Misako in her kitchen, Shobu, Japan, 2000
I’ve lost track of Misako. It happens, you know—we’re close to people for a short while, and then we grow apart because of distance, work, family or the natural passage of time. Eleven years ago, I stayed in Misako’s home and I explored Japan through an Oregon Sister Cities Project. I love natto because of Misako. I know how to make mulberry paper because of that trip. And although Misako and I haven’t corresponded in nearly a decade, I’m thinking of her every day this week, given all the disastrous news.
I remember the tiny home Misako and her husband shared not far from Tokyo—but far enough that when we took the dog for an early-morning walk, we passed patches of fertile soil planted with neat, clean rows of taro, cabbage, onion and potatoes. We passed greenhouses lush with strawberries and pear trees freshly picked. Every neighbor we met gave a hearty hello with a bow, a smile and a moment of chitchat, both formal and natural. “Organic,” my friend Youme likes to say.
Misako and her husband slept on tatami mats, which they unfurled each night and stashed each day. By breakfast time, I could gaze through the kitchen, their bedroom and a set of glass doors framed outside with vines full of succulent, sagging grapes nearly the size of my thumb. She taught me to peel the skins, spit out the seeds and savor each grape’s sweet juices.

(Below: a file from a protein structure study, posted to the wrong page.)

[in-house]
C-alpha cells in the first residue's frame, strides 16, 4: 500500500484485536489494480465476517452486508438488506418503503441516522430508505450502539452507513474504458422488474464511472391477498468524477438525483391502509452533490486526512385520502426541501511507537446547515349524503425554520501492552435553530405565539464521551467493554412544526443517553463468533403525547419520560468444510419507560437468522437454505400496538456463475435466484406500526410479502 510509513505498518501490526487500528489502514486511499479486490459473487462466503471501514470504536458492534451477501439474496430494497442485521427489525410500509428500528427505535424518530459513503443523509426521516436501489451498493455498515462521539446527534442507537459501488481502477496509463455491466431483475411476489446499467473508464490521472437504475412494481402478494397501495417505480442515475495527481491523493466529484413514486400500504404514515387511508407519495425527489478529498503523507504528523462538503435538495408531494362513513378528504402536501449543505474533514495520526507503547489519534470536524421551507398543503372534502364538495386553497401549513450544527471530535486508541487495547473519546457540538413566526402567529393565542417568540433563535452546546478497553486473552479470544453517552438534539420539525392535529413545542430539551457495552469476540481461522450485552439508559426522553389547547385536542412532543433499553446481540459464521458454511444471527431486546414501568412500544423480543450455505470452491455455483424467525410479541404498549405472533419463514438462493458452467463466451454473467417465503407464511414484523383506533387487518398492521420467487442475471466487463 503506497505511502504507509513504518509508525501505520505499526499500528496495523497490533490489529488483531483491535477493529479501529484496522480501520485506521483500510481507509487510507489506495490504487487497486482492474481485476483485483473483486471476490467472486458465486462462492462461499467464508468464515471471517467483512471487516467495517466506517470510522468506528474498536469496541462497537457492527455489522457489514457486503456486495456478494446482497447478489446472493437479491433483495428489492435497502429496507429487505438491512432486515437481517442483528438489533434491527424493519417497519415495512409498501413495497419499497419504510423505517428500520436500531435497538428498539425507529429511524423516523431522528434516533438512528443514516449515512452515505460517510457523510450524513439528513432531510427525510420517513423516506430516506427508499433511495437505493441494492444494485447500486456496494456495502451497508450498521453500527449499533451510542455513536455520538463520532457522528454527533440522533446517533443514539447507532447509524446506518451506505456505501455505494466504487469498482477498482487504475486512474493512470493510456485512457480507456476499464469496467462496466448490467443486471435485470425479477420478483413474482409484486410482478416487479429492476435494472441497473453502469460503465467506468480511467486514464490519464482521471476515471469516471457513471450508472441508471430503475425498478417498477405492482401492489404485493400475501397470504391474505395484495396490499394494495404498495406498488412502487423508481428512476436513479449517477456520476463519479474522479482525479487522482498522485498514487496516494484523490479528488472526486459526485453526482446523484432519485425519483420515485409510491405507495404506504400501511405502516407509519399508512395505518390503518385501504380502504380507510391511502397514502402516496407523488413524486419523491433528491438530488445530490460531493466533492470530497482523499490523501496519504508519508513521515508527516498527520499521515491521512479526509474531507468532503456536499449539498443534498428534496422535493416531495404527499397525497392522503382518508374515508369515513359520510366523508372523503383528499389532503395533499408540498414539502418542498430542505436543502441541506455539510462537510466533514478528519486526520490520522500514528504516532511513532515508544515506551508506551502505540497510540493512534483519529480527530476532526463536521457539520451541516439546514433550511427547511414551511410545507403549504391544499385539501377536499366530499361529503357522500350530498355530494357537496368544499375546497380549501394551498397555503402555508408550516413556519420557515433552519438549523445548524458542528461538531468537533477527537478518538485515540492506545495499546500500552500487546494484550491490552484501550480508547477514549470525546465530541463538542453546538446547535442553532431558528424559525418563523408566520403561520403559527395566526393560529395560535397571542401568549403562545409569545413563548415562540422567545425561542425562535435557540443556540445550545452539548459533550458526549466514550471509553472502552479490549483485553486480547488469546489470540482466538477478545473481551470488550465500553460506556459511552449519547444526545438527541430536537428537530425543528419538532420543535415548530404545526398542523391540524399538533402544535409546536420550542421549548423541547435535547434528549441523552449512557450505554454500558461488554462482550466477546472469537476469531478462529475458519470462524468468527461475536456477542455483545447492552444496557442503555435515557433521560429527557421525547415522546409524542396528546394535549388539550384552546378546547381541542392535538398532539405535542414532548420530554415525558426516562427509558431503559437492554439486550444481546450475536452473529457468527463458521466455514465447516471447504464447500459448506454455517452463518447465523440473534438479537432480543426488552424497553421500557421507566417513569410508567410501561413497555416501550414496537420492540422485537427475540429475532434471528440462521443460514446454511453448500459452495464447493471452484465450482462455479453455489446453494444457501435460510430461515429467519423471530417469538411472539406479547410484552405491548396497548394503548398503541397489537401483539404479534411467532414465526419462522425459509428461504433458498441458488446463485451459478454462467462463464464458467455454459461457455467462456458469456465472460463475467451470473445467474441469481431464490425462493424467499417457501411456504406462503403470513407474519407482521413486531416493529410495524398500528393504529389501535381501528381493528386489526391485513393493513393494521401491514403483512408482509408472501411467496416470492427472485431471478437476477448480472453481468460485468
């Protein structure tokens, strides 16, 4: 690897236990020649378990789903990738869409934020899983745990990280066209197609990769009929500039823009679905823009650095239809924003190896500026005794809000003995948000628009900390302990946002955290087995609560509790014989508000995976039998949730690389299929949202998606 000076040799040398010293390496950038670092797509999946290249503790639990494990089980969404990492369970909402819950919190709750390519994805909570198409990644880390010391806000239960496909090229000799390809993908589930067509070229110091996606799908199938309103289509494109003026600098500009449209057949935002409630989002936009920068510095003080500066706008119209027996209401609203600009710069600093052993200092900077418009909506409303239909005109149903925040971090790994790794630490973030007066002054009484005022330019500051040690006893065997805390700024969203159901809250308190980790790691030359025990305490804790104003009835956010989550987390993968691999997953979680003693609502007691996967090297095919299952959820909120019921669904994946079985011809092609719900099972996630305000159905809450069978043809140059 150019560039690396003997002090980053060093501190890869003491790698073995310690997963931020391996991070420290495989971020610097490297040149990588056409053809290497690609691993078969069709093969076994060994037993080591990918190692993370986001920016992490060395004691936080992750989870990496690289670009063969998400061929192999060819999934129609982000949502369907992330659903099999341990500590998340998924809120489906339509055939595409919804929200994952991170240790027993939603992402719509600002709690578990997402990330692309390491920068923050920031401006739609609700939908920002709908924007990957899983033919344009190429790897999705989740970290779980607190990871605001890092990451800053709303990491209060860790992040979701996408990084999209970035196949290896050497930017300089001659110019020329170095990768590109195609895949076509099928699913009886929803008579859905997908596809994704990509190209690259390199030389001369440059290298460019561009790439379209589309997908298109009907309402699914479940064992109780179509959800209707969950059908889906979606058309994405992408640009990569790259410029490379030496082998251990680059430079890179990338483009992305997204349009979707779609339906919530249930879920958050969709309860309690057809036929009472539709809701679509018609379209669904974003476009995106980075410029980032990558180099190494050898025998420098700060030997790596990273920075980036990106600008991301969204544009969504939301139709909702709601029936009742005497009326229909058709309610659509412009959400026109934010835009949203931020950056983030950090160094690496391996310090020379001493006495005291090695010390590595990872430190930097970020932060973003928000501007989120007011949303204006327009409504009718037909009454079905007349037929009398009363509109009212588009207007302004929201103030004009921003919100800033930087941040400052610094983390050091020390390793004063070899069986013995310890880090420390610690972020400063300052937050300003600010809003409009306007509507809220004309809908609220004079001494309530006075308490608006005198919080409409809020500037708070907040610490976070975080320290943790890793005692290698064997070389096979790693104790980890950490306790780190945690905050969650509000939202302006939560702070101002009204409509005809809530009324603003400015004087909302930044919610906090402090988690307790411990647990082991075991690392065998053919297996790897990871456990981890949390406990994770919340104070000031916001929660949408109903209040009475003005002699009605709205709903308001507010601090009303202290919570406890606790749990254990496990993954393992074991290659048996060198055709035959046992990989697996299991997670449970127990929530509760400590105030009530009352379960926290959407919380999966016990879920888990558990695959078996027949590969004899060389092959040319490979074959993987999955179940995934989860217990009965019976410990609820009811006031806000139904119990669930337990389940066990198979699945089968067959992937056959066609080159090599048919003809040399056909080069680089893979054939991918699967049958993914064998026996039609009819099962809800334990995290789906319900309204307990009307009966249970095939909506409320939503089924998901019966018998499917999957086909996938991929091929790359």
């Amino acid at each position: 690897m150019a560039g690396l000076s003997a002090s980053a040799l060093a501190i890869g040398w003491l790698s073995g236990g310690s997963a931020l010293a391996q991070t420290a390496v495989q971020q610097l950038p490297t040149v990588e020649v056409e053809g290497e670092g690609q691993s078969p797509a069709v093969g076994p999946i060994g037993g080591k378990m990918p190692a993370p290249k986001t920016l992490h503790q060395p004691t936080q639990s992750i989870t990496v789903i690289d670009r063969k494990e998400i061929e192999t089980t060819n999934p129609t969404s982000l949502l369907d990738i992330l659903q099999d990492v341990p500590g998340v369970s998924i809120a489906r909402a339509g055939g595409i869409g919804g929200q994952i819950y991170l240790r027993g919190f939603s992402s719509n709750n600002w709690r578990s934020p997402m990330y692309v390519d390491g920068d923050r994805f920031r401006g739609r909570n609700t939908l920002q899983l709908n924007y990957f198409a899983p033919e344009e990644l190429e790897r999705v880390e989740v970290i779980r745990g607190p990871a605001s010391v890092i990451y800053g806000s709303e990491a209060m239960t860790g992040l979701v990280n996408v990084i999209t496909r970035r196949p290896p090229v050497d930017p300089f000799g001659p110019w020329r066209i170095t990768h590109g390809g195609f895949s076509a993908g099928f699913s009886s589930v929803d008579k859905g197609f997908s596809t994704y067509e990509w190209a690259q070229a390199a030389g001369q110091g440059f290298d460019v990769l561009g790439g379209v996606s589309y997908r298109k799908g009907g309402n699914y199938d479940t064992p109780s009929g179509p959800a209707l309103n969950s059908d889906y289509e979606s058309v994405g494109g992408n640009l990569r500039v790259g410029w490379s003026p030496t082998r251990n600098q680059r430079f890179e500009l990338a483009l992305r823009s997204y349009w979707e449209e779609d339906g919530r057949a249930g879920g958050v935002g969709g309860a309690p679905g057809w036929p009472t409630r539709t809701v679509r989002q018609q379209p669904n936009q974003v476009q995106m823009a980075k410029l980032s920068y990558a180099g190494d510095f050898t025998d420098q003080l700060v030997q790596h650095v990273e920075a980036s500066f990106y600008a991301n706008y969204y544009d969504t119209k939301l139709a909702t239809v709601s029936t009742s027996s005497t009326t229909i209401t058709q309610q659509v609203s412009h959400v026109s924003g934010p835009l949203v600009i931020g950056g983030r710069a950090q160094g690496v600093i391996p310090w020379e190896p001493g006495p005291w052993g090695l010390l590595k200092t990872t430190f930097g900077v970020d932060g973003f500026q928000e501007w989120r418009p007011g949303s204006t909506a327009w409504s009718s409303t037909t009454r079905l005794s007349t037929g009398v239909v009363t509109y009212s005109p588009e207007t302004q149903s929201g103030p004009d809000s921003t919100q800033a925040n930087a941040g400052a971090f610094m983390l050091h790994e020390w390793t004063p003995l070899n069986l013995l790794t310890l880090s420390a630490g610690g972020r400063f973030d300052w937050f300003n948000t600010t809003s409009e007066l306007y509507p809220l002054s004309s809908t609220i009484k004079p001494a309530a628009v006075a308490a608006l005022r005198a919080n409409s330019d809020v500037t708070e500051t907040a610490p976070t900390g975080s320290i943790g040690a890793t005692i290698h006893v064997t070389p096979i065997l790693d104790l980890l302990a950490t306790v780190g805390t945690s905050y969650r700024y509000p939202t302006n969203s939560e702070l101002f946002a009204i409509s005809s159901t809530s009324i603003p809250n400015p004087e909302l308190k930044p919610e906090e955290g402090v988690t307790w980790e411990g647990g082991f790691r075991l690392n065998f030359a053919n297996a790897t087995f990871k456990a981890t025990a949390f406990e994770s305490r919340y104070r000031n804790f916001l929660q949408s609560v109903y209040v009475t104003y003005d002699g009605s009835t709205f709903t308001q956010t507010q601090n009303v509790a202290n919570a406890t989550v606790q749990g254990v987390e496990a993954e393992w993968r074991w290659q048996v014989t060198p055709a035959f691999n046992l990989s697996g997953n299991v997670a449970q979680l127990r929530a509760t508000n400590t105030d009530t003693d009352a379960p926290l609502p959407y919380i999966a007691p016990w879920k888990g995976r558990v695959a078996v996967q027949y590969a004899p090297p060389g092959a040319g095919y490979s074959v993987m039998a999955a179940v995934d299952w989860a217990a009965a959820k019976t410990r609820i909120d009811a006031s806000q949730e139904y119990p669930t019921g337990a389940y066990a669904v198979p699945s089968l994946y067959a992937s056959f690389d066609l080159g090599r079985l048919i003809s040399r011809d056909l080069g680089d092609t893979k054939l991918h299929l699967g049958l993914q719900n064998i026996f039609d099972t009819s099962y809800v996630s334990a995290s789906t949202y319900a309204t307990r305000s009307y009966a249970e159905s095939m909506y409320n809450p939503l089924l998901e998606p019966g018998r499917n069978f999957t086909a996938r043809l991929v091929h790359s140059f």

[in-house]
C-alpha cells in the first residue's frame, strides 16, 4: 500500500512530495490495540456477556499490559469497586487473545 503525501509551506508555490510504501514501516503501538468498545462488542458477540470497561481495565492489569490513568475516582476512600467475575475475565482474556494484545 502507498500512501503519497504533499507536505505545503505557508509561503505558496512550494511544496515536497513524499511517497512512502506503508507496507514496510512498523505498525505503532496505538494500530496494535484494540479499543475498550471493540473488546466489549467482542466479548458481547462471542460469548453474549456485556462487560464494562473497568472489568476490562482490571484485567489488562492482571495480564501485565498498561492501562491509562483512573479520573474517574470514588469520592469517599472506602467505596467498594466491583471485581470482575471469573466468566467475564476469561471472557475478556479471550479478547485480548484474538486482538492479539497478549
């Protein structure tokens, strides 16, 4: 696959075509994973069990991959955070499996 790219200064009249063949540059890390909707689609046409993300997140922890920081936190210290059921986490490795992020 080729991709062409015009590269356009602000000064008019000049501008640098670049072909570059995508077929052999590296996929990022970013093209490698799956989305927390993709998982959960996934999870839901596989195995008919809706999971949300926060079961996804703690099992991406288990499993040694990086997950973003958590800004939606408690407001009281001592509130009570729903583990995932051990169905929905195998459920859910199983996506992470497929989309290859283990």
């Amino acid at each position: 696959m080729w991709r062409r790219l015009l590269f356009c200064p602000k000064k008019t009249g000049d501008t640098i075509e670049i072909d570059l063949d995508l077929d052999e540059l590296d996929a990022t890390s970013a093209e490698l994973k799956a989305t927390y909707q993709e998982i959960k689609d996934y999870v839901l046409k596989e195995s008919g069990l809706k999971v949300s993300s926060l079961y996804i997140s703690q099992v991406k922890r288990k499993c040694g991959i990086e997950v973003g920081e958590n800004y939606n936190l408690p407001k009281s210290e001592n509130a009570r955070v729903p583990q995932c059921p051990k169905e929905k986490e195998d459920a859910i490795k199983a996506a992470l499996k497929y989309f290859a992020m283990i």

The first night I arrived, Misako and I sat in her kitchen, yakking for hours, going through photos of her trips to the United States, Germany, Switzerland and Hokkaido. We talked—with a dictionary and two broken attempts at language—until my eyes reddened with jet-lagged fatigue.
The last dinner Misako cooked for me, she made curry—one of her husband’s favorite dishes. It was a light, sweet, yellow curry that tasted of cinnamon. She made it with chicken and potatoes. She served bowls of miso and salads with cold scallops. We also ate a type of shellfish with dark, chewy meat I couldn’t identify. It was all extraordinarily delicious.
And for breakfast: Misako made natto, serving her last little polystyrene square wrapped in an orange and black label. She mixed the gooey beans with mustard, soy and shredded dried seaweed. I ate every last gulp.